How far has the project reached?

We currently have close to 46,000 books, which are available to 7,000 individual users and 300 institutions. We have users in 45 different countries throughout America, Europe, Asia, and Africa. Although most of our users are based in Latin America and Spain, many Spanish-speaking users or Spanish students are using the library in other countries. A very interesting example that illustrates how far the project can reach is that of a blind student who is studying at the Cervantes Institute in Cairo, Egypt. When the blind student joined them, the Institute did not know how they would be able to transcribe Spanish books so that they would be available to the visually impaired in Egypt. An online search led them to Tiflolibros. Today, this visually impaired student probably has greater access to books in the Spanish language than his seeing classmates. At the same time, networking, email and social network exchanges allow users to keep in touch and practice their Spanish skills with many different people.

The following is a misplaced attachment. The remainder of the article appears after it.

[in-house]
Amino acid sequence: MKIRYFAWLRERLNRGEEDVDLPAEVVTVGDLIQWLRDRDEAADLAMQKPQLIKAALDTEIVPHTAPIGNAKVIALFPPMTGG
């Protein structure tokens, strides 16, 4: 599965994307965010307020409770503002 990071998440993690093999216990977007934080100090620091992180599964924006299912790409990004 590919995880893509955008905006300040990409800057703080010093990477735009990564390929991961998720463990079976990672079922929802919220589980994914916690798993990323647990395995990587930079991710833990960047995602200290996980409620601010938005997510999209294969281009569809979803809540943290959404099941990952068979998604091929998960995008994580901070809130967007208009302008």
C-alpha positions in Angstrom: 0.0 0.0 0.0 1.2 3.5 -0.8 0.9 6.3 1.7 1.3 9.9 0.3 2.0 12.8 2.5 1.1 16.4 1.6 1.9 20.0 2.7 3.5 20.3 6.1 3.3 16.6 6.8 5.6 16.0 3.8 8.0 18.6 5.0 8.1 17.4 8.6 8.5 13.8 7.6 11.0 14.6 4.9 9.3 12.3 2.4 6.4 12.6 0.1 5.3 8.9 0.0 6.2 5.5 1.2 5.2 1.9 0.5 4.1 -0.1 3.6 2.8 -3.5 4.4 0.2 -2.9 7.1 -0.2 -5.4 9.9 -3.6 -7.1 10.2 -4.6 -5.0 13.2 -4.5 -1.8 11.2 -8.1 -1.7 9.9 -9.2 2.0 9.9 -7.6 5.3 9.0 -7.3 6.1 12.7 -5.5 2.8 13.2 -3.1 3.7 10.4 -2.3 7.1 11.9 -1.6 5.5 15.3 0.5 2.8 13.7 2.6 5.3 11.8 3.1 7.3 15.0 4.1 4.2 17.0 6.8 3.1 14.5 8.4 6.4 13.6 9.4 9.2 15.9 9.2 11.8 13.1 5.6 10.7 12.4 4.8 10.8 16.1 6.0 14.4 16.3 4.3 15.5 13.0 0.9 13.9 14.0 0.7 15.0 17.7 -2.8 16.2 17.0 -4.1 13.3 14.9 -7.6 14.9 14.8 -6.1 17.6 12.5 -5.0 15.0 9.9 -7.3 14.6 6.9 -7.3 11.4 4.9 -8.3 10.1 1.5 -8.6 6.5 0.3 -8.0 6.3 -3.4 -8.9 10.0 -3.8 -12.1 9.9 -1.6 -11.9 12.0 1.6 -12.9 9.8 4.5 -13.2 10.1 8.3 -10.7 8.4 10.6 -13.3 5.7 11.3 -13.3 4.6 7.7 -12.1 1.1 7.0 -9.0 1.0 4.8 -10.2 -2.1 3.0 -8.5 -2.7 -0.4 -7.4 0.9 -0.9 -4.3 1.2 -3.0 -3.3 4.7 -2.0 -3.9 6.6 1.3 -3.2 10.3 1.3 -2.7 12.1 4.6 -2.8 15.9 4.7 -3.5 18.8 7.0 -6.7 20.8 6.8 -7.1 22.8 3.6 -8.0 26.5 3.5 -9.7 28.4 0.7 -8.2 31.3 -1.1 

Without the Internet, would it have been possible to make so many books available to people with visual disabilities?

No, absolutely not. The Internet is the medium that allows building the network and sharing resources so that they are available to any user or institution that needs them, at any time. The Tiflolibros project is strongly based on Internet tools – it was born out of a mailing list; its first website used a free hosting server; it flourished when we were able to add a network computer with broadband access to the Internet 24 hours a day; it ran on a web server and used an interface and system which we developed ourselves, which not only provides access to books but also uses different tools to achieve the highest possible levels of automation. The Internet is also the medium through which we connect with our users and users connect among themselves, and the means that allows us to work on joint projects with other institutions and individuals throughout Latin America. In addition, the Internet allows the visually impaired to access information without having to rely on others. We are using it in an increasing number of our daily activities.

Without the Internet, it would not have been possible to make the books available to users and we wouldn’t have been able to work in collaboration as we have done to build and grow the library.